NRI KINGDOM is the oldest Kingdom in Nigeria. It was founded around 900AD by the progenitor, Eri, the son of Gad. According to biblical accounts, Jacob had Leah as his wife who begot four sons for him. When Leah noticed she had passed child-bearing age, she gave her maid – servant, Zilpah to Jacob to wife, and through Zilpah he had a son named Gad. Gad then bigot Eri, who later formed a clan known as Erites vide Genesis Chapter 30 verse 9; 46 verse 16 and Numbers chapter 26 verses 15-19. Eri was therefore amongst the twelve tribes of Israel via Gad.
During their stay in Egypt Eri became the high priest and spiritual adviser to Pharaoh Teti, the fifth dynastic king of Egypt around 2400 BC.
During the Exodus, which marked the beginning of the mass movement of the tribes of Israel, the tribe of Eri was amongst the tribe that left Egypt following the injunction from God to the Israelites (see Deuteronomy chapter 28 verses 58 – 68). Some of these tribes founded settlements in the southern part of Sudan, where they established the “Nok” culture, which is similar to that of other (sun Cult) culture, like Nri, Fiji, Samoa, and Jukun in the Northern part of Nigeria and elsewhere. But others who could not remain in the Southern Sudan traveled further South, some branched off to Jukun, in Northern part of Nigeria, others continued and arrived at the confluence of Rivers Niger and Anambara known as “Ezu-na-Ọmambala” and settled there while some veered off to the Island of Fiji in the South Pacific Ocean. An intelligence report notes that the Fijians have the same sun culture with the people of Nri.
When Eri arrived at the confluence of “Ezu-na-Ọmambala” he had two wives, namely Nneamakụ and Oboli, Nneamakụ begot five children, namely (a) Nrifikwuanịm-Menri being the first son (b) Agụlụ (c) Ogbodudu (d) Onogu and (e) Iguedo the only daughter. Oboli begot Ọnọja, the only son who founded the Ịgala Kingdom in Kogi State. Meanwhile, Nri-Ifikwuanịm begot Agụkwu Nri, Enugwu-Ukwu, Enugwu-Agidi, Nọfịa, and Amọbia, while his brother Ogbodudu who later became Nrinaoke N’Ogbodudu had founded the Diodo Dynasty, while his brother Ezikannebo founded Akamkpịsị and Amanuke. Onogu Begot Ịgbariam, while Iguedo, the only daughter, begot Ogbunike, Ọkuzu, Nando, Ụmụleri, and Nteje, Known today as Ụmụ-Iguedo clan, while the former are better known as Ụmụ-Nri clan. According to Nri Oral tradition recently substantiated by archaeological findings of Ọraeri/Igbo-Ukwu objects, the unification of Agukwu, Diodo, and Akamkpịsị was enacted constitutionally during the beginning of reign of Nribụife (AD 1159 – 1252) who was the first Eze Nri to observe the Ịgụ-Arọ Festival as a pan – Igbo affair in 1160AD (Prof. M.A. Ọnwụejeọgwu 2003).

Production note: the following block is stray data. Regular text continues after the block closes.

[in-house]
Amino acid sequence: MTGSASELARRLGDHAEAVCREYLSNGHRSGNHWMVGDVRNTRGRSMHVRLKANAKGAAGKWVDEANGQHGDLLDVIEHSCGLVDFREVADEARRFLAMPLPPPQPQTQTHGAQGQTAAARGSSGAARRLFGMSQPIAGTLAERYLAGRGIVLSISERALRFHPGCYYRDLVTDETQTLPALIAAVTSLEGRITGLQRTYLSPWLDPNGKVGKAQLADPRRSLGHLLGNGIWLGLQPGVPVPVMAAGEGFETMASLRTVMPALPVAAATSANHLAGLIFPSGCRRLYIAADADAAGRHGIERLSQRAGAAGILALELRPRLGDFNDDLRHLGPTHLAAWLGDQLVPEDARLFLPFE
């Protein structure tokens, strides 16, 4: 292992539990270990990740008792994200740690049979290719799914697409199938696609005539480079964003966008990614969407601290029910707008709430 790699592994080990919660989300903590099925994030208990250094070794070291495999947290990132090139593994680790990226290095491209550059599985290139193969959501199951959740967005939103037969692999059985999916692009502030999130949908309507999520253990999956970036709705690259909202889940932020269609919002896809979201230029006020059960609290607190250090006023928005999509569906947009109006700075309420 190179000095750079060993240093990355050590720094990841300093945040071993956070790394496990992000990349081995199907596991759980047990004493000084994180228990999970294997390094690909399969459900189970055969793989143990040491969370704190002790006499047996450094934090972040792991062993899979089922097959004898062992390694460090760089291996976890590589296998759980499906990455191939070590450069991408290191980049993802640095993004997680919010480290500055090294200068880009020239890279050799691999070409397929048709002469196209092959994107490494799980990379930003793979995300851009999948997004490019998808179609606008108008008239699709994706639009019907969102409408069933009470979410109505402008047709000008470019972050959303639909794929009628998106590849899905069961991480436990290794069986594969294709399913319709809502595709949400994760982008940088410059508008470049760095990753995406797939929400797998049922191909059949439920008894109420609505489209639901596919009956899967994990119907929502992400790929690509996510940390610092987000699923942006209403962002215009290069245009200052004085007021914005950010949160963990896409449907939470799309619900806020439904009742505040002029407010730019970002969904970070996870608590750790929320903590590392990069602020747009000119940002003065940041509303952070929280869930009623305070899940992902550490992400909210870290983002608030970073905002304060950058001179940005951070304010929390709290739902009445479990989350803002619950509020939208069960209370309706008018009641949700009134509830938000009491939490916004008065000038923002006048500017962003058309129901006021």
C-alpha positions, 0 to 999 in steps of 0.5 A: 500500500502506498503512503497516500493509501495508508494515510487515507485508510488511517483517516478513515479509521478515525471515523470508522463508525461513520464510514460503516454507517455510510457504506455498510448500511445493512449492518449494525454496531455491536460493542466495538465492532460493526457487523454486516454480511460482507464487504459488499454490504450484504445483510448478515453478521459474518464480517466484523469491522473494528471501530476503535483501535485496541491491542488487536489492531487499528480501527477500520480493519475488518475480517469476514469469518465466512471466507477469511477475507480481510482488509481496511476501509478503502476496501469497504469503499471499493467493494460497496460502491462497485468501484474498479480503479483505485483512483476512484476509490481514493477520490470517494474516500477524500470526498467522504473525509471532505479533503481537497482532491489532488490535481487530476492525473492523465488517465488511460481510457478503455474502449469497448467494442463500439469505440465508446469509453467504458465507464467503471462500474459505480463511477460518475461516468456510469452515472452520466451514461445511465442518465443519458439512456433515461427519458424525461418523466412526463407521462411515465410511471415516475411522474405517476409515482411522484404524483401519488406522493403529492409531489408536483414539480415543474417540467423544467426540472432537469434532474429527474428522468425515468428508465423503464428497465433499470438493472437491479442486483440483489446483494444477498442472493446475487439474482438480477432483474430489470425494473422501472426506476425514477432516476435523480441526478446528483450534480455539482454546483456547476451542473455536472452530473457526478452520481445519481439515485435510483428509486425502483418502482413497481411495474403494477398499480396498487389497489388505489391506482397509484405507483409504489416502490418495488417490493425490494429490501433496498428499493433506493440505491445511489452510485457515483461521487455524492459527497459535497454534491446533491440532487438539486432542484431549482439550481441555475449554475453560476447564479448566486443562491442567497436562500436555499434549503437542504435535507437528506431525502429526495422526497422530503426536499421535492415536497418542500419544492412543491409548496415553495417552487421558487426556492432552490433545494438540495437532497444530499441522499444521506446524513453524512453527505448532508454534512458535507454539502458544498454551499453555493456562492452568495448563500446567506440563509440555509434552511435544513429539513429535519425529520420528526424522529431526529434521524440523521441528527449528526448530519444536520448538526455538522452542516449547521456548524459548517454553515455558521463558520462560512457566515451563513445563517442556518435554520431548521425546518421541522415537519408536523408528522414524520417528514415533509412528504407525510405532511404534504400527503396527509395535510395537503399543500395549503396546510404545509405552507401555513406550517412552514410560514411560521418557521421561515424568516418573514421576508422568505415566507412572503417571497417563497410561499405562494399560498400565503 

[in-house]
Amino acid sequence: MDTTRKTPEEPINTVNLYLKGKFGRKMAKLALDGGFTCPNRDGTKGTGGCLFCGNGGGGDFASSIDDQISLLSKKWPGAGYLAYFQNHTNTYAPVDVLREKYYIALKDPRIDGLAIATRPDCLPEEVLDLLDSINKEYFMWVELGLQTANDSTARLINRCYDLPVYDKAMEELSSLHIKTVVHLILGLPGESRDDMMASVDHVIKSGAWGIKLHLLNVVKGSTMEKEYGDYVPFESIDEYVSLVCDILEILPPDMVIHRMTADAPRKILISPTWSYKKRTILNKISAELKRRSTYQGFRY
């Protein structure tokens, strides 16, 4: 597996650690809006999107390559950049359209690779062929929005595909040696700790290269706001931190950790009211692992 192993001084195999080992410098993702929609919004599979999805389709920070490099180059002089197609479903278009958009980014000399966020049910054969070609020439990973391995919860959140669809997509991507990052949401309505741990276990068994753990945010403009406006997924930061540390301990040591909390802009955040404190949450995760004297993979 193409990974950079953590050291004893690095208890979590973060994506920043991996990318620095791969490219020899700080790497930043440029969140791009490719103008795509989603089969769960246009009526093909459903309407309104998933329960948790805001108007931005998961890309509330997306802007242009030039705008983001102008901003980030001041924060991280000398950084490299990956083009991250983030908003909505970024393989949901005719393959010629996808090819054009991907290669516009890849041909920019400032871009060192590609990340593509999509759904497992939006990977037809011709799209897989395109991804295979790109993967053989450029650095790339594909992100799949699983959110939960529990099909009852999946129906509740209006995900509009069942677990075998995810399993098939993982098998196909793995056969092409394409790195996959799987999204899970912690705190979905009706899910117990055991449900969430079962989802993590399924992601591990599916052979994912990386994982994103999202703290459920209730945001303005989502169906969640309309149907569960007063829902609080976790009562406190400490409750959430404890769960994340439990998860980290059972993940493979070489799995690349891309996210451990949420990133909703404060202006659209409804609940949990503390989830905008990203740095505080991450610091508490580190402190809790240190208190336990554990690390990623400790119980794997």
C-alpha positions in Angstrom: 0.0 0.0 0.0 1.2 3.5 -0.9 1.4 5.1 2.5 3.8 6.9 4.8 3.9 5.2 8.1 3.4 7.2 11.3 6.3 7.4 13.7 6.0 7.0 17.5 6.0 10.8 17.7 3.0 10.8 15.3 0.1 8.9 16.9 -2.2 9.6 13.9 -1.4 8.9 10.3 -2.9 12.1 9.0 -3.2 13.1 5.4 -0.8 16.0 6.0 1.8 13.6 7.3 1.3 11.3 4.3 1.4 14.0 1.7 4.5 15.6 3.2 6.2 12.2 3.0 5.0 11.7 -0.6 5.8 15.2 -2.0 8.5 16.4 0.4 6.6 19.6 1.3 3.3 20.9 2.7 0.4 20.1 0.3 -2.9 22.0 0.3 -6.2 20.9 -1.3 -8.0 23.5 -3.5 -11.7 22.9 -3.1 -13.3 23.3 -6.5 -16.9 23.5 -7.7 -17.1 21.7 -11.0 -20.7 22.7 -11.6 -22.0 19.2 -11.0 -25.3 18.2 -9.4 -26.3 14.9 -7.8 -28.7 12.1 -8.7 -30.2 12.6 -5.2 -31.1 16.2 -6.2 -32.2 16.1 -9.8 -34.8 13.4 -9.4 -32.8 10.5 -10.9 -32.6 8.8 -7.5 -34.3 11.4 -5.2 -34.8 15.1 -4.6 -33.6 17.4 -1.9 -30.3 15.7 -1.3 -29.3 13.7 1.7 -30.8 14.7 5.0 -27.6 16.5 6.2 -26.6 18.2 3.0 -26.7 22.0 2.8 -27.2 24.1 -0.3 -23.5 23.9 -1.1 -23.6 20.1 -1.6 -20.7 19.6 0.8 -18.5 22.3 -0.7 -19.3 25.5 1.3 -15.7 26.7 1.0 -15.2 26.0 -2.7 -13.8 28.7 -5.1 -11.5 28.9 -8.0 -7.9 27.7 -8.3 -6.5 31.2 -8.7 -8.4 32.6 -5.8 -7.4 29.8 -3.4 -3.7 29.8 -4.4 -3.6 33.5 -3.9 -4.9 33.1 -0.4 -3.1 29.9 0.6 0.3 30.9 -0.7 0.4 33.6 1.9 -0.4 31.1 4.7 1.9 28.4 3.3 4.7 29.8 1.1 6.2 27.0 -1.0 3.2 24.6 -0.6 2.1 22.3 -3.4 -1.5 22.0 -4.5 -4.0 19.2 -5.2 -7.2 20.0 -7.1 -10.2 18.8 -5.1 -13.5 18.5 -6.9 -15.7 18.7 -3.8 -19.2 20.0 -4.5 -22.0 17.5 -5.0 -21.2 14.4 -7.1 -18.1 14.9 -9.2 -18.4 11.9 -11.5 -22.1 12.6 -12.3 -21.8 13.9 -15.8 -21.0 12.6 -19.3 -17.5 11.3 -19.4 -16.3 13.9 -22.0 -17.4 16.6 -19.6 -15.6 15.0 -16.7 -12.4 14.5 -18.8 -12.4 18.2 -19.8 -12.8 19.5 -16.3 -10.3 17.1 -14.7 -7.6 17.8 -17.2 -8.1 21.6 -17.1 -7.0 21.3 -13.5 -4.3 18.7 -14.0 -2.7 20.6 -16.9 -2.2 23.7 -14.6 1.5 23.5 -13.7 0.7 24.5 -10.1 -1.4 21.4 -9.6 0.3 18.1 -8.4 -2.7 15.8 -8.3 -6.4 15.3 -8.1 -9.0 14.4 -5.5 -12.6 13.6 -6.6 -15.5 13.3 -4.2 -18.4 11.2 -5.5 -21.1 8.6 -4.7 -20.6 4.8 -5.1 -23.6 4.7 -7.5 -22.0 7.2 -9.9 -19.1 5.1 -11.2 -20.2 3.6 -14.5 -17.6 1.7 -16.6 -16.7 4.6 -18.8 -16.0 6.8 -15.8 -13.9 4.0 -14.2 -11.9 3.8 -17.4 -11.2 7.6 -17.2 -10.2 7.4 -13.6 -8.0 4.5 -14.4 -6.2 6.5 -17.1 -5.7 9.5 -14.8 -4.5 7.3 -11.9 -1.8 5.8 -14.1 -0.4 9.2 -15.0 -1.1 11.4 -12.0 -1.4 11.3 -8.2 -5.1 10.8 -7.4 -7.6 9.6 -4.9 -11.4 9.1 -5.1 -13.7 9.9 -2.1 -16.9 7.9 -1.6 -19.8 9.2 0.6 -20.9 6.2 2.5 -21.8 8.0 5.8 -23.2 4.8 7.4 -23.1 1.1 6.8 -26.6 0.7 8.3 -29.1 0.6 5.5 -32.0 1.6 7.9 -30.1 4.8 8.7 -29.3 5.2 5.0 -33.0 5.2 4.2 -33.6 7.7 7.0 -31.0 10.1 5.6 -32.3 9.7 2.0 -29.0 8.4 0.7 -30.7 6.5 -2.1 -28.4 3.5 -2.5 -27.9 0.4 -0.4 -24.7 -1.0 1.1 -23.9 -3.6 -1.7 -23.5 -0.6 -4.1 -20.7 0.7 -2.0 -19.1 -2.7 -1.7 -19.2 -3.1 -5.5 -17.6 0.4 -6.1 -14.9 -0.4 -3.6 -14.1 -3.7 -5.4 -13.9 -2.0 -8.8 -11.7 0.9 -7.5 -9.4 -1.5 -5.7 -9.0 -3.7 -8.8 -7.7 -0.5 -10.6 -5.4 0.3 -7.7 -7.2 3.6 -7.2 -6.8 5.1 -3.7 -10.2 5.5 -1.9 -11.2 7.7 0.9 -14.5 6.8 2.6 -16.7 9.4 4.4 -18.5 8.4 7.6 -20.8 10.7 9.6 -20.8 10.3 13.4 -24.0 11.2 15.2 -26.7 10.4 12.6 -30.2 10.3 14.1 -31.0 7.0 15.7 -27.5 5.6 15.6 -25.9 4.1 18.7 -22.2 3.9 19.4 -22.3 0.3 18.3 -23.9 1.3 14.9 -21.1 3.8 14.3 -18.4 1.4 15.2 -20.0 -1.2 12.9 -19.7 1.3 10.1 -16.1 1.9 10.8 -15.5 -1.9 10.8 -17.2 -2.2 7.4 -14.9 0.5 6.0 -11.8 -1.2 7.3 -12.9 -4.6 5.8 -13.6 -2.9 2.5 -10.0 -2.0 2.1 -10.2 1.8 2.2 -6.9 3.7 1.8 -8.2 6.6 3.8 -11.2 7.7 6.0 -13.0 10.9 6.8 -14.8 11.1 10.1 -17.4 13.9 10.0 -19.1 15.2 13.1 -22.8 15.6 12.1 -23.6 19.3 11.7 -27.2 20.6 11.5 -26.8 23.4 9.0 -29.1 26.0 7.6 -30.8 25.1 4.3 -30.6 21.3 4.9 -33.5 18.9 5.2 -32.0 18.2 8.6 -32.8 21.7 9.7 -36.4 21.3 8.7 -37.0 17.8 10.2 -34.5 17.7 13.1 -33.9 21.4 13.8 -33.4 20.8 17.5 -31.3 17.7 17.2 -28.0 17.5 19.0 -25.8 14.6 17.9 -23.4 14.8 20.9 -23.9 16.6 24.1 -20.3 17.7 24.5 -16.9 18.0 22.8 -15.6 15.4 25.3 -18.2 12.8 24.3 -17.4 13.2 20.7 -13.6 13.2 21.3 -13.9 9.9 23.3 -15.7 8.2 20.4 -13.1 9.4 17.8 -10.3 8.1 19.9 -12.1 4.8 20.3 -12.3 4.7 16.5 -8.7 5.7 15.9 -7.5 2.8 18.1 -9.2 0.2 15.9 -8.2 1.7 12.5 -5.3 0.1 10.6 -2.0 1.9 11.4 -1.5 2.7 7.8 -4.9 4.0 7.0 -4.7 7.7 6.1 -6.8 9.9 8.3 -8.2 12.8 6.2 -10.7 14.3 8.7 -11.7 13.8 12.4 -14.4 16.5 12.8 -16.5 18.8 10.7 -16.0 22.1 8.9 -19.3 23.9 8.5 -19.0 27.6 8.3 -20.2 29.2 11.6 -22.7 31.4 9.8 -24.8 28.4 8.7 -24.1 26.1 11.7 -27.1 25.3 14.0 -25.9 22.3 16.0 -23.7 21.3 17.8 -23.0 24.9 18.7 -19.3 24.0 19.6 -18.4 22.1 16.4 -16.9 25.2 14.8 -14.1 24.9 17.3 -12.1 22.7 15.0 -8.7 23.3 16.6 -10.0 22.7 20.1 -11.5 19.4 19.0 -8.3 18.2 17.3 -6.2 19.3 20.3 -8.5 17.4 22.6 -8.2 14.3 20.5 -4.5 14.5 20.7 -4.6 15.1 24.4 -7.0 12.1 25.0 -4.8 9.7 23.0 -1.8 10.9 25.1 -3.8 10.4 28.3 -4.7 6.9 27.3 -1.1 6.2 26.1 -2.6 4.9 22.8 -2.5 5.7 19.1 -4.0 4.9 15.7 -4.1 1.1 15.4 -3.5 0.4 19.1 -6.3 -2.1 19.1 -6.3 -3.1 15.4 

Nri-Ifikwuanịm took after his progenitor Eri, and became a high priest among his people. He left Agụleri in search of a better living place, according to Mr. M.D.W. Jeffreys report, and settled at present Nri site. He started performing what Eri did at Egypt, cleansing of abominations, giving titles such as prestigious Ọzọ title, to his people, proclaiming the New Year (Ịgụ-Arọ) etc.
ỊGỤ-ARỌ: Ịgụ-Arọ is an annual festival of the Nri people. It is during this festival that Eze Nri proclaims the New Year to all the Igbo communities under his jurisdiction, and he then announces the Nri calendar to the people. The Nri calendar is made up of thirteen (13) Lunar months namely:
The Nri were great innovators in rituals, diplomacy, economy, administration, and management of a segmented and decentralized people. The Lunar system of calculating the year with a system of adjustment was known to the Nri priests of Alụsị Arọ and the knowledge of the movement of the heavenly bodies were employed in calculation the lunar year, according to Northcote Thomas (M.A. Frai) a British Government Anthropologist who served in Ọka District in the early 20th century, in 1910 he reported he got names from the following heavenly bodies at Nri-Pleiades, Orion and Great Bear. Therefore Nri elders had clear knowledge of these stars and others which helped them in calculating the intervals between each Lunar period and finding their directions during their sojourn from one Igbo Village to another in both the semi – forest and the forest zones.
During the Ịgụ-Arọ Festival, Eze Nri proclaims the New Year; he also distributes seed yams to the Igbo People and asked them to go home and farm. He tells the people that after his Ịgụ-Arọ, approximately within four days but certainly not more than three native weeks (Izu Anọ) “you will have the first rainfall, so after this rainfall you can go ahead to cultivate your crop”.
Eze – Nri introduced the cowrie currency (Ego ayo), and a sophisticated system of using cowrie as a medium of exchange and valuation was developed in the Igbo cultural area. The system of calculation and the table of conversion used in the Nri area in the late Nineteenth century were as follows:
Fowls and bags were valued in Ukwu, goats and sheep in Afịa, cows, slaves and land in ili Afịa. Bride wealth was negotiated in nnu, never to exceed four Nnu Afịa. Iron bars and rods, copper bars and rods and manilas were valued in terms of cowries. In order to facilitate carrying them around for transaction, cowries were strung together in rows of sixes and sewn permanently on mats in bundles of 6, 1,200, 24,000, and 240, 000. The mats were rolled, loose ones were tied in bags of 24,000 called akpa.